Truck drivers must complete extensive classroom and behind-the-wheel training to obtain a commercial driver’s license (CDL) before operating large vehicles, such as semi-trucks. A significant risk they must remain aware of while transporting cargo is checking the blind spots, also called no-zones, regularly.
You could be eligible for compensation when you sustain damages because a trucker failed to check all the vehicle’s blind spots before switching lanes or other maneuvers. Meet with an experienced truck accident attorney at Smith Hulsey Law who is skilled in handling claims resulting from blind-spot truck accidents in Cleveland. As a local law firm, we are here to advocate for you and help you understand your best legal options.
Semi-trucks have four significant no-zones, and they are located at the vehicle’s front, back, and sides. While truckers in Cleveland are responsible for checking blind spots before maneuvering to avoid a collision, motorists could also help keep themselves safe by avoiding riding in dangerous areas for too long. Semi-truck no-zones are as follows:
An 18-wheeler’s no-zone starts at the front of the cab and extends out for 20 feet. The substantial blind spot and the trucker’s inability to come to quick stops make cutting them off extremely dangerous.
Semi-trucks have a substantial blind spot on both sides of the vehicle, with the larger area on the right. The vehicle’s left side no-zone begins at the side-view mirror and extends out approximately two lanes, while the right side reaches nearly three lanes.
When following behind an 18-wheeler, motorists should ensure they can see the trucker in the side-view mirrors. The truck’s hazardous zone starts at the bumper and reaches approximately 30 feet. When other drivers cannot see the trucker in their side mirrors, the driver likely cannot see the cars traveling behind them either.
The trucking company’s insurance provider will usually reach out quickly to drivers involved in collisions with 18-wheelers. The provider represents the trucker and seeks to minimize fault and the payout to motorists who sustained damages in the crash. Therefore, speaking with them without legal guidance could negatively impact the party’s compensation.
A Cleveland blind-spot truck crash attorney could handle communications on the injured party’s behalf and negotiate a fair compensation. They could guide the individual through the civil court process if they cannot agree upon an acceptable settlement amount.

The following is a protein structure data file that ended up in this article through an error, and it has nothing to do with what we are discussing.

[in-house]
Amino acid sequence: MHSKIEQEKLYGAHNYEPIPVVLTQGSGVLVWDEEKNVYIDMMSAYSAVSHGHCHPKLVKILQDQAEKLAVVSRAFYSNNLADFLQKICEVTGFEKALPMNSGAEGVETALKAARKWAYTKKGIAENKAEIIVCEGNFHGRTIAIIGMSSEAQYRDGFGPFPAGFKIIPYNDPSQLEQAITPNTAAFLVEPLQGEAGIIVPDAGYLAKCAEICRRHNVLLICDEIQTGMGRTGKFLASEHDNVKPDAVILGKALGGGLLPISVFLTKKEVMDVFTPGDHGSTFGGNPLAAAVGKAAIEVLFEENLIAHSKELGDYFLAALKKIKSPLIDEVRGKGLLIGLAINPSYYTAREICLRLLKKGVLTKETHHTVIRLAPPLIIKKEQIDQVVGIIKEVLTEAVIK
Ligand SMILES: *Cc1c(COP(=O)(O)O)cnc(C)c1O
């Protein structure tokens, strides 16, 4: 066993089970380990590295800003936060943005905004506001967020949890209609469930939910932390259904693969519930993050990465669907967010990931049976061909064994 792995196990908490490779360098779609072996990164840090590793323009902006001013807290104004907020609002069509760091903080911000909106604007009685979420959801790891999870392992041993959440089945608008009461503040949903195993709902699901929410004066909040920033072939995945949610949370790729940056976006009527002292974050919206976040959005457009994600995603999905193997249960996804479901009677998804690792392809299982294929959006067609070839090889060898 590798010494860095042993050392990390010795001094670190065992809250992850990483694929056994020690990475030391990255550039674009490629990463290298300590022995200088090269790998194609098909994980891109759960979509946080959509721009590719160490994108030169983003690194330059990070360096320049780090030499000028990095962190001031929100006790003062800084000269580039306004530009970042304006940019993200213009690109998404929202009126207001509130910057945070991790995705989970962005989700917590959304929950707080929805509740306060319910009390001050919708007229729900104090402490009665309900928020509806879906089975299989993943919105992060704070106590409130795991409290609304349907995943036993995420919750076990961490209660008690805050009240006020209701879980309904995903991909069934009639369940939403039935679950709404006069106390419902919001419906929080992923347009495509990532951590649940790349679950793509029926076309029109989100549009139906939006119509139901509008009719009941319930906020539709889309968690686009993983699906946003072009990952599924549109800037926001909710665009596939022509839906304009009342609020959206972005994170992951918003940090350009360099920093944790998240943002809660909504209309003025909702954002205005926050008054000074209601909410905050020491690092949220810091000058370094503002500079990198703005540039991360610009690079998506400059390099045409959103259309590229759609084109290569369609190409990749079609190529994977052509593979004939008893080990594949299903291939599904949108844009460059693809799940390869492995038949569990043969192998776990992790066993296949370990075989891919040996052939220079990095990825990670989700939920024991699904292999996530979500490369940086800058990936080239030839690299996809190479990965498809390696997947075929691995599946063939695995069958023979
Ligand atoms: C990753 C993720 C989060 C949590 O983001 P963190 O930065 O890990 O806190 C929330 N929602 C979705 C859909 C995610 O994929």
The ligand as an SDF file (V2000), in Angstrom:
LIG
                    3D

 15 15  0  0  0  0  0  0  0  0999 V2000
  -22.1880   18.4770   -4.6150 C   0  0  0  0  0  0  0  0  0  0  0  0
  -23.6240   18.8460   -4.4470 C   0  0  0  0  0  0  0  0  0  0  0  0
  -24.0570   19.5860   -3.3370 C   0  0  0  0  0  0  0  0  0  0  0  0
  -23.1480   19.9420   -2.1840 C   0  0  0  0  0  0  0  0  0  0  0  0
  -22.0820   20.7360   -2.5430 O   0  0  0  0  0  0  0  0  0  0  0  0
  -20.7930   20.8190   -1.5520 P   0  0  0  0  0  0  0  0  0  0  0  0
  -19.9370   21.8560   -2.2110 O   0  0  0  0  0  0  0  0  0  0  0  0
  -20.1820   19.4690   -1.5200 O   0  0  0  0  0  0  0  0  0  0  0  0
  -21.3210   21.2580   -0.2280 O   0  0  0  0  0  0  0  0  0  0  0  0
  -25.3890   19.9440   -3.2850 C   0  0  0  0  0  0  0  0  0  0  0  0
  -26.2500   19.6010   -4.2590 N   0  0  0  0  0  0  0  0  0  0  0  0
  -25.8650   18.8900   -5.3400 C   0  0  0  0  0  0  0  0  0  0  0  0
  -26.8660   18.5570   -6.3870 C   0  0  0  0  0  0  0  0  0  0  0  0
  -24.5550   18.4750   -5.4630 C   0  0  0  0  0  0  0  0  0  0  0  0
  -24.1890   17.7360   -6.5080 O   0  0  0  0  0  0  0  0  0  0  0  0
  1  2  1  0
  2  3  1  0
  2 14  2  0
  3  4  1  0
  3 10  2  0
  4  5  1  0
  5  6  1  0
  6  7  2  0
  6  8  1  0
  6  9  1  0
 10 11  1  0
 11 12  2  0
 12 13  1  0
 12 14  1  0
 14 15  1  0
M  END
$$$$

State regulations limit the time people have to file a lawsuit to collect damages in personal injury cases. Under the guidelines provided in the Official Code of Georgia Annotated § 9-3-33, the individual injured in the truck crash must begin legal action within two years of the cause of injuries and losses. However, when the injured party is a minor at the time of the crash, the time will not run out until their 18th birthday.
With a few exceptions, missing the deadline will likely result in losing eligibility to collect compensation from the liable party. A lawyer knowledgeable in blind-spot truck collisions in Cleveland could go through the statute and answer questions about the applicable laws during the consultation.
Crashes with massive trucks, such as 18-wheelers, could leave you and everyone riding in the car with catastrophic injuries and other damage that may change the course of your life. You have the right to pursue legal action to collect a settlement from the at-fault party when trucker negligence is to blame for the crash.
A skillful attorney at Smith Hulsey Law who is experienced with blind-spot truck accidents in Cleveland could guide you through the recovery claims process with powerful legal advice and support to help you collect the fair settlement you need and deserve. Call soon to begin preparing your claim to file before the court-enforced deadline.
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